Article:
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How to Fix Stripped Sump Stud Holes in the VW case…

Prevention is the key. All studs in any aluminum engine part are installed with an interference fit. This means the hole the stud screws into is just a teensy bit smaller than the diameter of the stud itself. They’re not meant to unscrew ever.

If you look at any air cooled VW engine, you’ll find there’s not a single bolt that screws into the engine, only studs. This is because aluminum is real soft and strips easily. It’s not meant to have bolts screwing in and out of it, particularly “bolts” that are often removed such as this one – a sump stud converted into a bolt by the cap nuts that came on this engine as new from the factory to prevent very minor dripping and perhaps give a finished look. Using this faux bolt will eventually strip the case and worst case scenario, this   loose stud falls out when driving and all the oil runs out of the engine at speed like on the highway at 60 mph  (I’ve seen these installed in worn threads where it’s more like a nail than a bolt). This will kill the engine quickly at that speed. By the time you notice the oil light or the noise from a loose rod, it’s too late. You say you have an oil pressure gauge? It’ll still be too late unless you stare at it all the time instead of keeping your eyes on the road … maybe. So don’t use cap nuts unless it’s it’s a museum piece. For practical purposes, use normal nuts. They won’t catch the end of the stud and as much, much  less  likely to turn into a faux bolt and you may never have to fix another stripped stud hole.




Screwing this faux bolt into the case repeatedly will eventually strip the case. The cap nut jams onto the end of the stud and turns it into a bolt. This one came off with 2 copper rings. Don’t use cap nuts – ever!! (Except for a museum piece). If a stock stud comes out like this, install it with red Loctite and use normal nuts. Make sure the threads are dry of oil for the Locktite to work.  See below to obtain the proper length sticking out of the case.


If you do strip the threads, you can’t put the metal back …


This stud stripped during the assembly of the engine.


You’ll need a stepped stud like this to fix it …


 The big end is 8X1.25 millimeters; the small end is 6X1.oo millimeters.


And a tap like this – 8X1.25 millimeters ….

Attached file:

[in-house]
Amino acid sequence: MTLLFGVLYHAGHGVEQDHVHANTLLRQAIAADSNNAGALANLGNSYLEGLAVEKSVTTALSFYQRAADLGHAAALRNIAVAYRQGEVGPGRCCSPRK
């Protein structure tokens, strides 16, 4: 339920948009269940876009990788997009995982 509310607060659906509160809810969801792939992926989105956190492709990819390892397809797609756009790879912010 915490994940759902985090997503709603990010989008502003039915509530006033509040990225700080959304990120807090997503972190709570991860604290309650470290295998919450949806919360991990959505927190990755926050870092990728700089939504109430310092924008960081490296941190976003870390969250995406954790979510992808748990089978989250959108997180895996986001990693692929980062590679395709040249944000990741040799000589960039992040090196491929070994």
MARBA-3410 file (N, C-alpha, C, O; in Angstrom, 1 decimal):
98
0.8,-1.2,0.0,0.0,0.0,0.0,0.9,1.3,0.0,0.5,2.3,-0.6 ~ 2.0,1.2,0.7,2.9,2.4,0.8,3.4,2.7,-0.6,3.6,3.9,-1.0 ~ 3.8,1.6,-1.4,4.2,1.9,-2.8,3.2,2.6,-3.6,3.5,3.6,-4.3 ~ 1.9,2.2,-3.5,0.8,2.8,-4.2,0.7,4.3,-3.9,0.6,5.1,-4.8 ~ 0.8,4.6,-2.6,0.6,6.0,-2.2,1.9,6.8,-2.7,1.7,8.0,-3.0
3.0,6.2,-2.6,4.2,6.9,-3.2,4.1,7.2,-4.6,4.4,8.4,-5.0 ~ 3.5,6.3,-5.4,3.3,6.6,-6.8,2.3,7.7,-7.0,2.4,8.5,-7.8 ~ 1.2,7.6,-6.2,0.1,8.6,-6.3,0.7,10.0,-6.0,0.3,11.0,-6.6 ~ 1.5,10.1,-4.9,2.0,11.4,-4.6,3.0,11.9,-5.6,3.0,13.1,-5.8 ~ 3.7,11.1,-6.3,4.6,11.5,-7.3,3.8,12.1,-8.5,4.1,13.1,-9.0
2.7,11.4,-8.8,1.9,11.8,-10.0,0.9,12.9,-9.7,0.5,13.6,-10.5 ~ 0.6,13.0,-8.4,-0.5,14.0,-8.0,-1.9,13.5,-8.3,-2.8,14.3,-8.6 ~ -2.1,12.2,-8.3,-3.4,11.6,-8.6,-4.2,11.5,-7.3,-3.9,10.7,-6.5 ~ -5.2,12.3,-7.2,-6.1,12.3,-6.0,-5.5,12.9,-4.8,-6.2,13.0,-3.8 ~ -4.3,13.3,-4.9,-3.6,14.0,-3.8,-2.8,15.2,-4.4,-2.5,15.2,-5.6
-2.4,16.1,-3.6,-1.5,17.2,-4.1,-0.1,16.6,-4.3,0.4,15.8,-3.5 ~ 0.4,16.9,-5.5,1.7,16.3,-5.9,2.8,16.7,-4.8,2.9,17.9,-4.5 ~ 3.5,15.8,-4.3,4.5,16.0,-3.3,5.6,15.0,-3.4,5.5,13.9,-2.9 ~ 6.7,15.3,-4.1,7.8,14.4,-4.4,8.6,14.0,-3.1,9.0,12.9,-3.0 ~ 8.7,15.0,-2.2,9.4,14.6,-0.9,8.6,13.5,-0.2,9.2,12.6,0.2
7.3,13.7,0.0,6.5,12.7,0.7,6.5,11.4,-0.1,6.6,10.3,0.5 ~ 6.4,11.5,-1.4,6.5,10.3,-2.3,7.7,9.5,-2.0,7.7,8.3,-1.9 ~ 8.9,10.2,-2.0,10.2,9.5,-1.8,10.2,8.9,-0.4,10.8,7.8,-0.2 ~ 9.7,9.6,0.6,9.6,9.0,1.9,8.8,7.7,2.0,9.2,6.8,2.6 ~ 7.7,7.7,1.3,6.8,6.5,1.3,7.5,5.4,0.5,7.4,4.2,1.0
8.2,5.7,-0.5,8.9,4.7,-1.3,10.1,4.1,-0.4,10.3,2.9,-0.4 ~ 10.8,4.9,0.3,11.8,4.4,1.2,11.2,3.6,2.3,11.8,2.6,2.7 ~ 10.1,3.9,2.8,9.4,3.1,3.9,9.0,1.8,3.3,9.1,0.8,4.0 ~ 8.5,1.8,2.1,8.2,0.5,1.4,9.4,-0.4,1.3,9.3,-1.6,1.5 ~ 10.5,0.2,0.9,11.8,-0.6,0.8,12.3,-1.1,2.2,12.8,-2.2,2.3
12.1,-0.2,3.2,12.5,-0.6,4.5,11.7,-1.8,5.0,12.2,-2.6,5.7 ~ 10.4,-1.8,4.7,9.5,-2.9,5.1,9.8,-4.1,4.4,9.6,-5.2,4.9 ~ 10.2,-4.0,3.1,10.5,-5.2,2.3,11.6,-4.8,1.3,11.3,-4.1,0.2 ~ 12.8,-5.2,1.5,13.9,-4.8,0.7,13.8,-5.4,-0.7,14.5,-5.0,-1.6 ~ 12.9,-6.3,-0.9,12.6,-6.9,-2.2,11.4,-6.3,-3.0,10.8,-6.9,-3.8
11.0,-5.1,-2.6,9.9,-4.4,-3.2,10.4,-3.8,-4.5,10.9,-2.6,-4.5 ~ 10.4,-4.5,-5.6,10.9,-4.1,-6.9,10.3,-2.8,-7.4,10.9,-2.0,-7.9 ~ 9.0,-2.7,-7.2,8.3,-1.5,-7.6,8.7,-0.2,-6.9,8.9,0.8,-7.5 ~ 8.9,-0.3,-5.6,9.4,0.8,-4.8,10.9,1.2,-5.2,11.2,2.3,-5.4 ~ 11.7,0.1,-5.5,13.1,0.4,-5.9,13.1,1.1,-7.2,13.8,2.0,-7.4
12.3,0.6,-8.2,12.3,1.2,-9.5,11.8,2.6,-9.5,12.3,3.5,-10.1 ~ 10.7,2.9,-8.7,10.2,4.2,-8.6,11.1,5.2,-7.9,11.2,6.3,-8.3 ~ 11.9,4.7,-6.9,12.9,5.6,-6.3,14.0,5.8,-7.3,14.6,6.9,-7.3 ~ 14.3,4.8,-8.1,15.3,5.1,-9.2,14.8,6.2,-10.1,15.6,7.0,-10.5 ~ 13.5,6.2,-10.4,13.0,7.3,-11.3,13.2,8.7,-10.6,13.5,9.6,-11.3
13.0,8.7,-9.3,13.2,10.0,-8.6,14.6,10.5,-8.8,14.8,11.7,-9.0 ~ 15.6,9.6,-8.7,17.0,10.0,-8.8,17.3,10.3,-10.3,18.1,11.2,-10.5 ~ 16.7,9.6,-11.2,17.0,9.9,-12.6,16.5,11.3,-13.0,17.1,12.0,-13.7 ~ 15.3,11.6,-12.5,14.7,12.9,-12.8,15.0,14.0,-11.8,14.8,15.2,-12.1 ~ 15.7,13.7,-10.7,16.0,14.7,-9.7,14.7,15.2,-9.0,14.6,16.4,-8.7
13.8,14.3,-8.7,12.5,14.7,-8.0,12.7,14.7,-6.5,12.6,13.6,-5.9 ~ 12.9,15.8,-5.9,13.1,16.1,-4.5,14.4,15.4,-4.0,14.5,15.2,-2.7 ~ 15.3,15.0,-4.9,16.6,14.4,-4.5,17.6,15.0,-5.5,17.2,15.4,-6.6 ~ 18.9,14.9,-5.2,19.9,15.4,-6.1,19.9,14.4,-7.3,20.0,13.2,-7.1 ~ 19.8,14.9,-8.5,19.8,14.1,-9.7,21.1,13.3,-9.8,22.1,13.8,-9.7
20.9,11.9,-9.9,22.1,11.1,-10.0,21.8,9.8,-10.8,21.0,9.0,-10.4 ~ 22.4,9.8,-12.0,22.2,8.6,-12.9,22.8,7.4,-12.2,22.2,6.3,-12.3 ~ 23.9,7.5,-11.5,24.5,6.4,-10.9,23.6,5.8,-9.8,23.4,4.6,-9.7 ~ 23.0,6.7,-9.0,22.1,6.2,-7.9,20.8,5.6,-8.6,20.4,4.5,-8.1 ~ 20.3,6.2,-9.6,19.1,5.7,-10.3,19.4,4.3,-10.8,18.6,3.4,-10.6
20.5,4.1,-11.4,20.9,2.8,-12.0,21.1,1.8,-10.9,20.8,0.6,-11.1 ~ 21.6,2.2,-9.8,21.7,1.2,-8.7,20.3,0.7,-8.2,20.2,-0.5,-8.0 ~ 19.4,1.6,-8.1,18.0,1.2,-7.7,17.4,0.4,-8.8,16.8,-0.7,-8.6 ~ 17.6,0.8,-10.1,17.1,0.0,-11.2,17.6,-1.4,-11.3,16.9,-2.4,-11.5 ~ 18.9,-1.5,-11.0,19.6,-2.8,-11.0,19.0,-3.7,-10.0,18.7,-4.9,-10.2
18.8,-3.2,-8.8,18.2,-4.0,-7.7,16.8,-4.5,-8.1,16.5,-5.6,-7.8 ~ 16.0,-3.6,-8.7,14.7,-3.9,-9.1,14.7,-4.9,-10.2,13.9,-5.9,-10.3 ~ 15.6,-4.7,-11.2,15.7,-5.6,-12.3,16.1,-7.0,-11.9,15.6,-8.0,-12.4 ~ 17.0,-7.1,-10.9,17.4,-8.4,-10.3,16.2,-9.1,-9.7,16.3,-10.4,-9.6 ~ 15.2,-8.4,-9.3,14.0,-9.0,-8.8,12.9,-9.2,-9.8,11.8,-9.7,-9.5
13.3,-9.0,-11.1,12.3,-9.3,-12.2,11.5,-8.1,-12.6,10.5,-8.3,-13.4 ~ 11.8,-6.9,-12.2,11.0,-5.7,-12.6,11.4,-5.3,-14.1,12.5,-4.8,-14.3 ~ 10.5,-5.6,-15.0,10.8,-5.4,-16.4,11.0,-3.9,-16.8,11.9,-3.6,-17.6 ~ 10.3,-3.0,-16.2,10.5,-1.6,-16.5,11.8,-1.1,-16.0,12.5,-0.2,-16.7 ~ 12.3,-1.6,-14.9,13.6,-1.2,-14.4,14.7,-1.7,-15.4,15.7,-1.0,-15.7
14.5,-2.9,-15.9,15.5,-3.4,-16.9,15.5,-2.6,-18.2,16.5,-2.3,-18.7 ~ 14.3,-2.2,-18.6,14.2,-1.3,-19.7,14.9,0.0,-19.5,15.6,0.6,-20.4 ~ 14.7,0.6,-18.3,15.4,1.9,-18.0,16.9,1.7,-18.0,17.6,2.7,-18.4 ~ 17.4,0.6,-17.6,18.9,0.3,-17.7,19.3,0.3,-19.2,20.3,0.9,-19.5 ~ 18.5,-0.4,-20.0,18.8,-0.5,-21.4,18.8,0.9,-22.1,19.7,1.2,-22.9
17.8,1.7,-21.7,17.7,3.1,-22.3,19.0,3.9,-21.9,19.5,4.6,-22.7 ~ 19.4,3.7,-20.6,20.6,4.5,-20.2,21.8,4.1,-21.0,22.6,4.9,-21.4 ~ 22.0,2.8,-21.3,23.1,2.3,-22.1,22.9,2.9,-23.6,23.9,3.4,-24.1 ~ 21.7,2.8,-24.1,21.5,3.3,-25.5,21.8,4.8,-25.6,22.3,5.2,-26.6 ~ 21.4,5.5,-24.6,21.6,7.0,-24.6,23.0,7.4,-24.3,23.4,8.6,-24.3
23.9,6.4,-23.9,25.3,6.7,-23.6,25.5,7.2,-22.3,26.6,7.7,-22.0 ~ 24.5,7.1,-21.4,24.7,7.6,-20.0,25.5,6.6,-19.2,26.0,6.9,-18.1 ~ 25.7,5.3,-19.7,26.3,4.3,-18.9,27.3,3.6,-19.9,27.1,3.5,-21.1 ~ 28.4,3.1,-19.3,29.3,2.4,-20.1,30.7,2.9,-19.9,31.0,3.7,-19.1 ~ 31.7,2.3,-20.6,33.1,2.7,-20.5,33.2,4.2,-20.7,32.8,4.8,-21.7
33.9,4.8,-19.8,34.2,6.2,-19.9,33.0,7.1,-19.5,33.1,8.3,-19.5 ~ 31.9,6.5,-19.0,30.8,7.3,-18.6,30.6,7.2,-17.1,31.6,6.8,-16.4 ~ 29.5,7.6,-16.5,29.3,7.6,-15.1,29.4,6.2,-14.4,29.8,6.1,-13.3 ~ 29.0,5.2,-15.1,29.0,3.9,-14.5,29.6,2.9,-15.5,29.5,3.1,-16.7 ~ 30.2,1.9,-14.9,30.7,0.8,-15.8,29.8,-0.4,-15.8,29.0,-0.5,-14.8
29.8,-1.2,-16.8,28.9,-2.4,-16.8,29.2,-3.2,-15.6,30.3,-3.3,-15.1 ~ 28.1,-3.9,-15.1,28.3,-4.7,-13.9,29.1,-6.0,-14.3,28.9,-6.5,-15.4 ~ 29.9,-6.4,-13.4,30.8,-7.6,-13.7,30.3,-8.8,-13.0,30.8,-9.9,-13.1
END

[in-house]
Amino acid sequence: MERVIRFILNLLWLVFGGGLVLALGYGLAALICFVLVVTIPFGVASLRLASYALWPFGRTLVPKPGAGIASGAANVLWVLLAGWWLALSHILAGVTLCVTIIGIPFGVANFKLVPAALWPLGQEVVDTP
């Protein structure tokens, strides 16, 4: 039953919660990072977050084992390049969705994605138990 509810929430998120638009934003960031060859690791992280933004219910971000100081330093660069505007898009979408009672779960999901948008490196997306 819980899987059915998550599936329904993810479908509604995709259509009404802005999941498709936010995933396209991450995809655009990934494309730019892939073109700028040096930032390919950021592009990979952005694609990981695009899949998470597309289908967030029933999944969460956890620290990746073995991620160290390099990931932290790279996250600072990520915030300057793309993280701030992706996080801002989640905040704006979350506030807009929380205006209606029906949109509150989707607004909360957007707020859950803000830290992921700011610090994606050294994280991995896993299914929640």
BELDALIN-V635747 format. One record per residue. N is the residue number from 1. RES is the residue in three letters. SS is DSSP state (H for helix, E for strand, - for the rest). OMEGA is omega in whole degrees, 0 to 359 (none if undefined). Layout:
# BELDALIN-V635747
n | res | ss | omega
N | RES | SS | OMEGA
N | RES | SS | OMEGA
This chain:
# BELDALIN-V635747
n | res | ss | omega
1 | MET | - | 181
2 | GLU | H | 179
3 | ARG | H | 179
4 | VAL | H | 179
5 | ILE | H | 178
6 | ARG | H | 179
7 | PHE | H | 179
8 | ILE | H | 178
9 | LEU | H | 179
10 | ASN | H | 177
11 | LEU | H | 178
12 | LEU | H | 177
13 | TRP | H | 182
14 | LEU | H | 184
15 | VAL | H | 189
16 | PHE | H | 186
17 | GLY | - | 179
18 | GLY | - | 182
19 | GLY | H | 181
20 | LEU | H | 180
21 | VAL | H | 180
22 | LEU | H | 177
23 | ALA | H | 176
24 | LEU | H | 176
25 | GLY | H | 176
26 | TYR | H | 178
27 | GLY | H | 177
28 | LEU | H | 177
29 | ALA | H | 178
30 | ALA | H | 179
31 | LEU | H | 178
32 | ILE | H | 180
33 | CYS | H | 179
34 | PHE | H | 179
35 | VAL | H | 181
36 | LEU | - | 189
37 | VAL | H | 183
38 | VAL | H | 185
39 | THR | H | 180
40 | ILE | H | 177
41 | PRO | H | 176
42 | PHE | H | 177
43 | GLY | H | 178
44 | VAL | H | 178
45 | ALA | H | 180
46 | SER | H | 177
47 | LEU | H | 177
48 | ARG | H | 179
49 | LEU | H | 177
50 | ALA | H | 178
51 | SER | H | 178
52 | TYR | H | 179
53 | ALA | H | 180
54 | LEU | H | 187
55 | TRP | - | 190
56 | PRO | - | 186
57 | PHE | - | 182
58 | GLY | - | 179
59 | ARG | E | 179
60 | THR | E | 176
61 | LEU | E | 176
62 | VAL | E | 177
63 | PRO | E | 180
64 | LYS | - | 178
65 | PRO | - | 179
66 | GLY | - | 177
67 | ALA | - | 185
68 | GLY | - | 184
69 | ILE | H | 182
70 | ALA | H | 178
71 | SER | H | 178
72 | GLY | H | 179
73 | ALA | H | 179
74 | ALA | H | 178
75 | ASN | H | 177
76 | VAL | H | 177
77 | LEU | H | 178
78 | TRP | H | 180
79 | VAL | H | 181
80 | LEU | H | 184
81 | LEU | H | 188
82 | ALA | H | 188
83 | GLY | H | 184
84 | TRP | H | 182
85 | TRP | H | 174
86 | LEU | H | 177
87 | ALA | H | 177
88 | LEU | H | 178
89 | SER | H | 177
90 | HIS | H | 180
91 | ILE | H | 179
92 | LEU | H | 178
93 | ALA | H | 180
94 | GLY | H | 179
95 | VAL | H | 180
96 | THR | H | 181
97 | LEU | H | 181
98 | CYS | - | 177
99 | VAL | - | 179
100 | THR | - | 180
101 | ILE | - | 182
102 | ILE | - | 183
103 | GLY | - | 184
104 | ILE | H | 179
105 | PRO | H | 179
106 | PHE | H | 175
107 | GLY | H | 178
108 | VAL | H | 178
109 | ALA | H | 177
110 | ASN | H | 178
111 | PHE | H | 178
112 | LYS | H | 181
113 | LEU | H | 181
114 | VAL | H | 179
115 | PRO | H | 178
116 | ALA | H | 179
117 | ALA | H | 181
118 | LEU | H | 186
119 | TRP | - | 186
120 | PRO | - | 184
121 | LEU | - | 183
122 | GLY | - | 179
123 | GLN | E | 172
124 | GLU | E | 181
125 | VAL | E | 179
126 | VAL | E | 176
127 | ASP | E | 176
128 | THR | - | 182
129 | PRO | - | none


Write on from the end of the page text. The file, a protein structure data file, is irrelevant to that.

Notice the taper on the tap. This taper is the key to bulletproof, permanent repair. And, as printed on the tap – you’ll need a 17/64 drill bit.



Drill the hole all the way through …jobessumpdilledPut some grease on the drill bit to capture the cuttings but don’t freak if you think you got some in the motor. A little won’t hurt – aluminum is soft and it won’t hurt anything. Small particles get captured by the softer  main bearings at worst and teensy particles of aluminum rubbing on the crank won’t hurt it – it’s much softer than forged steel. As a matter of fact, some new main bearings are all aluminum. Again, a little aluminum won’t hurt ANYTHING.


The key to doing a bulletproof  job is to NOT run the tap all the way through the hole – you want the hole to be tapered so the stud will jam into the taper. That makes it permanent. Careful trial fitting of the stepped stud will result in a tight, bulletproof fit …


 Don’t run the tap all the way through! Trial fit using two nuts locked onto the stud as shown in the pic below.



The stud, after jamming into the taper, should stick out of the case by the thickness of the two nuts jammed onto the stud like so …


The nuts are locked together with the end of the stud flush with the second nut.  Use red Loctite.

Tighten until the bottom nut contacts the case and the stud will stick out just the right amount …

jobessump2nutsthickRemove both nuts and you’re done. You may need to grind a 10mm open end wrench very thin to grab the bottom nut but you can probably hold it with needle nose pliers with effort. This is now better than it was new.




Now you’re done.  None of the studs stick out past the plate. Safer that way. And with proper installation of the stepped stud, it’ll never strip – it’s permanent and it’ll never turn into a faux bolt. You may think a helicoil is the way to go. But why add an extra part that can fail (the helicoil itself) when you don’t have to?


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